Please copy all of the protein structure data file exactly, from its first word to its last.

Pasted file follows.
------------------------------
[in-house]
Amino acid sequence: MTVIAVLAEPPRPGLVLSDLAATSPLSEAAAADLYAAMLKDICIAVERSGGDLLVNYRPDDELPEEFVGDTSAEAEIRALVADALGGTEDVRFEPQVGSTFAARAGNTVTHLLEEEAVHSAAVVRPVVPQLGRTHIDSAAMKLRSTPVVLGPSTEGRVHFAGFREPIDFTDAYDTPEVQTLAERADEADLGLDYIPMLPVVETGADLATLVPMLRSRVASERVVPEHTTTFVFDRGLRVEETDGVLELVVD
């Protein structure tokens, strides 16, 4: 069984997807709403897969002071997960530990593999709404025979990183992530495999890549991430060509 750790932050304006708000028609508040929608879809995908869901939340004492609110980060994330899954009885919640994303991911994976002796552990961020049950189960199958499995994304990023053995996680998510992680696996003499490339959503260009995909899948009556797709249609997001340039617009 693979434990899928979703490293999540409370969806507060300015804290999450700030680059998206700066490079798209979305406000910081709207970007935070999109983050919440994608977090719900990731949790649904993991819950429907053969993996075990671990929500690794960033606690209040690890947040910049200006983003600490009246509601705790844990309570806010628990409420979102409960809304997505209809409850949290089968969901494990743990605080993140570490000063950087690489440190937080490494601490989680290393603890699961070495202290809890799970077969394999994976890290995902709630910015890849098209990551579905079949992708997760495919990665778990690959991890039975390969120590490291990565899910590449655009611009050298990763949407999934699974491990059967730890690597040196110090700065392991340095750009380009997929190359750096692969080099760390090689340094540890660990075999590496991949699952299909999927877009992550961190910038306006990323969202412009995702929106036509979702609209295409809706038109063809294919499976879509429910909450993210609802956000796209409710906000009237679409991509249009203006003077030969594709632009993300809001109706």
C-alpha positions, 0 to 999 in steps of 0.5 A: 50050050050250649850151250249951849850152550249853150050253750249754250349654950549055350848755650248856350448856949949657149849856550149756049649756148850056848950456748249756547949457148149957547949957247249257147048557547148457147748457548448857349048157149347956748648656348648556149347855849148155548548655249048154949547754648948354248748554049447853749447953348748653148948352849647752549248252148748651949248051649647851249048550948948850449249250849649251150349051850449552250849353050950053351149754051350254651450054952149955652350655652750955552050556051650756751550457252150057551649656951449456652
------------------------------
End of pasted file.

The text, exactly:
[in-house]
Amino acid sequence: MTVIAVLAEPPRPGLVLSDLAATSPLSEAAAADLYAAMLKDICIAVERSGGDLLVNYRPDDELPEEFVGDTSAEAEIRALVADALGGTEDVRFEPQVGSTFAARAGNTVTHLLEEEAVHSAAVVRPVVPQLGRTHIDSAAMKLRSTPVVLGPSTEGRVHFAGFREPIDFTDAYDTPEVQTLAERADEADLGLDYIPMLPVVETGADLATLVPMLRSRVASERVVPEHTTTFVFDRGLRVEETDGVLELVVD
């Protein structure tokens, strides 16, 4: 069984997807709403897969002071997960530990593999709404025979990183992530495999890549991430060509 750790932050304006708000028609508040929608879809995908869901939340004492609110980060994330899954009885919640994303991911994976002796552990961020049950189960199958499995994304990023053995996680998510992680696996003499490339959503260009995909899948009556797709249609997001340039617009 693979434990899928979703490293999540409370969806507060300015804290999450700030680059998206700066490079798209979305406000910081709207970007935070999109983050919440994608977090719900990731949790649904993991819950429907053969993996075990671990929500690794960033606690209040690890947040910049200006983003600490009246509601705790844990309570806010628990409420979102409960809304997505209809409850949290089968969901494990743990605080993140570490000063950087690489440190937080490494601490989680290393603890699961070495202290809890799970077969394999994976890290995902709630910015890849098209990551579905079949992708997760495919990665778990690959991890039975390969120590490291990565899910590449655009611009050298990763949407999934699974491990059967730890690597040196110090700065392991340095750009380009997929190359750096692969080099760390090689340094540890660990075999590496991949699952299909999927877009992550961190910038306006990323969202412009995702929106036509979702609209295409809706038109063809294919499976879509429910909450993210609802956000796209409710906000009237679409991509249009203006003077030969594709632009993300809001109706």
C-alpha positions, 0 to 999 in steps of 0.5 A: 50050050050250649850151250249951849850152550249853150050253750249754250349654950549055350848755650248856350448856949949657149849856550149756049649756148850056848950456748249756547949457148149957547949957247249257147048557547148457147748457548448857349048157149347956748648656348648556149347855849148155548548655249048154949547754648948354248748554049447853749447953348748653148948352849647752549248252148748651949248051649647851249048550948948850449249250849649251150349051850449552250849353050950053351149754051350254651450054952149955652350655652750955552050556051650756751550457252150057551649656951449456652